Tow plane wreckage recovered from Tampa Bay

NTSB investigator studying crash remains

ST. PETERSBURG, Fla. - Recovery crews have pulled the wreckage of a crashed plane from Tampa Bay following Sunday's accident that killed the pilot.

The yellow Piper PA-23 was winched out of 25 feet of water Monday afternoon, less than a 100 feet from the seawall of Albert Whitted Airport in St. Petersburg.

Donald Thomasson, 70, died after his towing plane dove into the water shortly after takeoff. The plane was pulling a banner advertisement, but witnesses said the banner was ditched moments before the plane lost control.

"It's not surprising. It's very sad," said Constance Price, a kayaker who frequently watches the banner planes take off while paddling in the bay.  Price said she's seen the planes appear to have trouble as they leave from the airport.

"We often just marvel at the discontinuity of the size of the banner and sheer wind factors," Price said. "Sometimes you can see that they're being blown sideways."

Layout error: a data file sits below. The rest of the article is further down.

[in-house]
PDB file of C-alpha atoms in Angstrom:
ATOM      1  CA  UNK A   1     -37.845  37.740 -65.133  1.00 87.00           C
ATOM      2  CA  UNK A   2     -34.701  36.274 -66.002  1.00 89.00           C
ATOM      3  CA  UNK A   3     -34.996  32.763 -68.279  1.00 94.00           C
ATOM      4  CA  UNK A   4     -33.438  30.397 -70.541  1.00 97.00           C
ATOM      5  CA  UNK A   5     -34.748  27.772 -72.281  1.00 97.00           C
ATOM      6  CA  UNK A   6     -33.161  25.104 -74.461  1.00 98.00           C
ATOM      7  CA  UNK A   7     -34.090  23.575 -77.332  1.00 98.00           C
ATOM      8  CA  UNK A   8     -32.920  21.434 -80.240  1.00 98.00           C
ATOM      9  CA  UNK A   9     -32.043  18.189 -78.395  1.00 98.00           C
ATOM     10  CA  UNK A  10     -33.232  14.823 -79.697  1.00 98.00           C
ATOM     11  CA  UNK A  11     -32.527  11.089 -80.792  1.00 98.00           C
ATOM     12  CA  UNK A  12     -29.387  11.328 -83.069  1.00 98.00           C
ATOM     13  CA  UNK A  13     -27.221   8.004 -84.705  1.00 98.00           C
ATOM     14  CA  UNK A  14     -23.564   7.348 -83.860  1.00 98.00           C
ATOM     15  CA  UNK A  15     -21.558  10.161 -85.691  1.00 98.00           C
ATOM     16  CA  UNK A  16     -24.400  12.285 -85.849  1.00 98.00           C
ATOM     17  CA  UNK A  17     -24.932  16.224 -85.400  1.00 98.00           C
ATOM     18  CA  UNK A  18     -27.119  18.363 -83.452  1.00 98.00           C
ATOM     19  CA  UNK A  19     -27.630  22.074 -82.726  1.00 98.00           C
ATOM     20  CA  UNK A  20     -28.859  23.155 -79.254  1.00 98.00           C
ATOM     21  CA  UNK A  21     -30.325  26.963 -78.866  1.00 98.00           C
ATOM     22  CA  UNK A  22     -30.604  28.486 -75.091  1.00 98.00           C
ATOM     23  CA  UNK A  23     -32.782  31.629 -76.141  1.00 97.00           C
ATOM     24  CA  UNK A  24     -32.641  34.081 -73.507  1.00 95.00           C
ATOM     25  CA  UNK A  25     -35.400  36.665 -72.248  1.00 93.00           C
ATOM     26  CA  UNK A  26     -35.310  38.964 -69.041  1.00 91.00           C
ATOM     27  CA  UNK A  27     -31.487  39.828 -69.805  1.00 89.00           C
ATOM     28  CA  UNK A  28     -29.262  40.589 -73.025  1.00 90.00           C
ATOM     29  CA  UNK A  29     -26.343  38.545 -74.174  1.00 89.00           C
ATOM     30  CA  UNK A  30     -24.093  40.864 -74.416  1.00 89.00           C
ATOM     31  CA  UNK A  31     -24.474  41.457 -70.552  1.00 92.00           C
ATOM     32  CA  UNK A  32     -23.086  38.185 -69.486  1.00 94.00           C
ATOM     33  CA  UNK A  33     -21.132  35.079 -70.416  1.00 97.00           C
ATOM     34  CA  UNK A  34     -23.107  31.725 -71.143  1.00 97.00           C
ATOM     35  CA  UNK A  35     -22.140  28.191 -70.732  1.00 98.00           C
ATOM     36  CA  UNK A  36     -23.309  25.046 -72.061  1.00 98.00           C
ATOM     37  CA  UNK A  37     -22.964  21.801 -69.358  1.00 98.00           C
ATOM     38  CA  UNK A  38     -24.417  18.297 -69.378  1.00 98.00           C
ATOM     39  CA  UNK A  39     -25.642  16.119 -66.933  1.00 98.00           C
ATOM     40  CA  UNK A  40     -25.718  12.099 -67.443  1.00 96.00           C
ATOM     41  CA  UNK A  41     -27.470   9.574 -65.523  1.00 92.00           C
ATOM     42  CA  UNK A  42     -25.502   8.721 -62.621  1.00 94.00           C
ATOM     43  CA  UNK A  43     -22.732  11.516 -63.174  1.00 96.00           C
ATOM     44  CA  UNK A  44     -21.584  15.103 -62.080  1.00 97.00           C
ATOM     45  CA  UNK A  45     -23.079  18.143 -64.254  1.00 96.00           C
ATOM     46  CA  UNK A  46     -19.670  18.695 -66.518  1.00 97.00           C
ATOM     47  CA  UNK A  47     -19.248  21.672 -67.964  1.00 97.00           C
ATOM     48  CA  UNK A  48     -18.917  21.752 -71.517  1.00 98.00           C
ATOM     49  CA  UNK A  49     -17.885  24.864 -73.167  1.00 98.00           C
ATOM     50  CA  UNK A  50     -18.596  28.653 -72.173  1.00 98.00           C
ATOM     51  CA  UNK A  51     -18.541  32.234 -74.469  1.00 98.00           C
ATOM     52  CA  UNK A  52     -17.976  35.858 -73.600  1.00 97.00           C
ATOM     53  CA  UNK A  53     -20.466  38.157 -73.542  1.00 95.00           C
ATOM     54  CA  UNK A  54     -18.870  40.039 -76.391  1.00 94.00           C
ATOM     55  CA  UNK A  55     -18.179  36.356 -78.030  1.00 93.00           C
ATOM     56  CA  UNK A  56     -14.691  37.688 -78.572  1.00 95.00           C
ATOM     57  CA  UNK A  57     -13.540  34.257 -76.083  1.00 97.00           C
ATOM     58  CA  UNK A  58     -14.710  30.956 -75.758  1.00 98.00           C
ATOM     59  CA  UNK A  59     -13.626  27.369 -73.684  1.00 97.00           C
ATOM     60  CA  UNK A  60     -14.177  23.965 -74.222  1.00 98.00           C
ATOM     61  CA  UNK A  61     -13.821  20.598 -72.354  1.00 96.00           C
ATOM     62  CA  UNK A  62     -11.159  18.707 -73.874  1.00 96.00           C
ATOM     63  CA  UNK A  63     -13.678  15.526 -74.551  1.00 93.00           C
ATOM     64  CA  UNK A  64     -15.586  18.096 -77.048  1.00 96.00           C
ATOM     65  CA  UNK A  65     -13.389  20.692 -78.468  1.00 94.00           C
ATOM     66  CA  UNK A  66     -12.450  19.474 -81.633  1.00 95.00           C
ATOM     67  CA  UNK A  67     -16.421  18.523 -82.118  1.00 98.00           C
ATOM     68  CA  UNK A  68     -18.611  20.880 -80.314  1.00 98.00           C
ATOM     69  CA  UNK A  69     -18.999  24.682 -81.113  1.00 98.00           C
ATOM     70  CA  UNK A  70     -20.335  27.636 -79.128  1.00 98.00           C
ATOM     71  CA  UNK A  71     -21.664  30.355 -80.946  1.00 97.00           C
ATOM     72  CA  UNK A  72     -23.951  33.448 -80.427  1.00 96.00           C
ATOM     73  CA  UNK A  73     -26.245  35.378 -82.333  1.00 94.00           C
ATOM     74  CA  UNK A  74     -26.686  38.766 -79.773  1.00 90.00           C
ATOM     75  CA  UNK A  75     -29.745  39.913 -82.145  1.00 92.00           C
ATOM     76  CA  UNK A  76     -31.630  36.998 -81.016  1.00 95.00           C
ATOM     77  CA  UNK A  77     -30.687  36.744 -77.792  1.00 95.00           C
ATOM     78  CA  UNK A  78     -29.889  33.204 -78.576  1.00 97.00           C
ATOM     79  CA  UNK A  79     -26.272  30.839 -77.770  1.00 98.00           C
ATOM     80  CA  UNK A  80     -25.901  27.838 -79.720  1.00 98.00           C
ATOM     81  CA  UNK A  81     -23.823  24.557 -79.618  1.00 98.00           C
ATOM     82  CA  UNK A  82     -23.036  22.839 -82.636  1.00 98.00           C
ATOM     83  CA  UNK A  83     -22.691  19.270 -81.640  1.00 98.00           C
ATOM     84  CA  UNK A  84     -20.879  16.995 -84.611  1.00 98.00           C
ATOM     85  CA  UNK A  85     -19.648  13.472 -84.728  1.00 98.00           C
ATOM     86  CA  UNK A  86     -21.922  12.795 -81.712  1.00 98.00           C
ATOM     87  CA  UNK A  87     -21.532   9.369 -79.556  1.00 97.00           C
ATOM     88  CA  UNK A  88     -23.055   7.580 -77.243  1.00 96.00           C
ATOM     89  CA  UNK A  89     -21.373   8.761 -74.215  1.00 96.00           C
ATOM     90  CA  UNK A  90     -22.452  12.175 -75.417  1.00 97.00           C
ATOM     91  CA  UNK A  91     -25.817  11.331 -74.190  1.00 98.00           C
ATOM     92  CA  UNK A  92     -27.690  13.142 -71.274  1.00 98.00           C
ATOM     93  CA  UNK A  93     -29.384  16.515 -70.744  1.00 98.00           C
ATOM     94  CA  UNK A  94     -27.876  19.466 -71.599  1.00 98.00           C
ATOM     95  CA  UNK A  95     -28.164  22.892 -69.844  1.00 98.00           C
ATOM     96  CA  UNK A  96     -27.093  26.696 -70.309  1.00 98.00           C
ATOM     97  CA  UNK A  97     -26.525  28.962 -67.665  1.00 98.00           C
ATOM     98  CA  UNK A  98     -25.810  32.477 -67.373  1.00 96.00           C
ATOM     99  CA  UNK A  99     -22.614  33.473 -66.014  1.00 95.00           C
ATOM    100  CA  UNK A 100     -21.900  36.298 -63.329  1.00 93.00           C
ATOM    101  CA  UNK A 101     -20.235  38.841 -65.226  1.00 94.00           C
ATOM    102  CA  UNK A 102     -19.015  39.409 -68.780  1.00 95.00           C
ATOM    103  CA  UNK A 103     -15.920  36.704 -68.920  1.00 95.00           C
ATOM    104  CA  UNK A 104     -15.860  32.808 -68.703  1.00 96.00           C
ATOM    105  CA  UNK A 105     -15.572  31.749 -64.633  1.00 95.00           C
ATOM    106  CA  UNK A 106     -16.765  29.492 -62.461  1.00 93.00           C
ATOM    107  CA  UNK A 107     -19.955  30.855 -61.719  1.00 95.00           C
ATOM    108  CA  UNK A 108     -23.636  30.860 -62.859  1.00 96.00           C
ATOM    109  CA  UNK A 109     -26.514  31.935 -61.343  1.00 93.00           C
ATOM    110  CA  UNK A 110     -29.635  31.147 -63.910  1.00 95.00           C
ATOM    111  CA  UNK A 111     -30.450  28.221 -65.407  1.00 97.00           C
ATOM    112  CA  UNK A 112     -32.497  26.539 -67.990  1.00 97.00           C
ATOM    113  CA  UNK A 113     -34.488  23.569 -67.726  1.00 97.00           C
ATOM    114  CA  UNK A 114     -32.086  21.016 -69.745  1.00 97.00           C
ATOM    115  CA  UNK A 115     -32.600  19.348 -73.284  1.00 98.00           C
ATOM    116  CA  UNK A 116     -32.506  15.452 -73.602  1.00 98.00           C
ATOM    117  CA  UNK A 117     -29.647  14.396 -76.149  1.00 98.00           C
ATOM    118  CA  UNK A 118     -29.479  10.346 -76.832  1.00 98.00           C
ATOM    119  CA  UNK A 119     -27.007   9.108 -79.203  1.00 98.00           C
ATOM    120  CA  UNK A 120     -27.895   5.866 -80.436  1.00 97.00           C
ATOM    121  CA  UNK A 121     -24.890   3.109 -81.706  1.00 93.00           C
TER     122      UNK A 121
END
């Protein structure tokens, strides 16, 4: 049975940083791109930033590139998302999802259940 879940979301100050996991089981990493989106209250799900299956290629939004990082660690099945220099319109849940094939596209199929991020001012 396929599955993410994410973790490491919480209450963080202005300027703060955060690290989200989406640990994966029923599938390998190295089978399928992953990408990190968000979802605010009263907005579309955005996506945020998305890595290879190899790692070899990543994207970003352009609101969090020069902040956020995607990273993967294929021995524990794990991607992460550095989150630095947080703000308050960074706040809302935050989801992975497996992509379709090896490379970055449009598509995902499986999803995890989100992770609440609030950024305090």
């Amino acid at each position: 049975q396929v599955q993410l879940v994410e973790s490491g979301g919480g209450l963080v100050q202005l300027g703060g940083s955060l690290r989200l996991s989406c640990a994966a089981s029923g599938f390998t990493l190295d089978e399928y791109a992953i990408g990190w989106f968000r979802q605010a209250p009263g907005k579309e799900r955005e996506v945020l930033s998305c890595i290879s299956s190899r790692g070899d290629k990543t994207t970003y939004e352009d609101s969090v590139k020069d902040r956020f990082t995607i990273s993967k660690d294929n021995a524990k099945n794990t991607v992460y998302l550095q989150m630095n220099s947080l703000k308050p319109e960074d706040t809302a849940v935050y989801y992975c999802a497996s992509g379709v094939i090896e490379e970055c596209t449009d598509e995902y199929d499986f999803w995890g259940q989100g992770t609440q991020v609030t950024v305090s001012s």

Steve Lallamant and his son are daily fisherman in the bay near the airport and the Coast Guard station. He said when the planes latch onto the banner in mid-flight you can hear the strain on the engine.

"It stalls them out pretty good," Lallamant said. "It almost looks like they're stopping in mid-air but they're kicking up a lot of RPM's."

Some witnesses said the plane sounded like it was having some kind of trouble as it was making popping sounds before the crash.

The NTSB sent an investigator to inspect the plane's remains, which were taken to a hangar at Whitted airport.

The Coast Guard was criticized by some boaters Sunday, after they said some Coast Guard members asked people to dive into the water to try and save the pilot.

It wasn't until the fire department with some dive gear arrived that Thomasson's body was recovered. Boaters wanted to know why Coast Guard members weren't equipped for a rescue, especially since a similar plane accident occurred next to the Coast Guard station in March.

Print this article Back to Top

Comments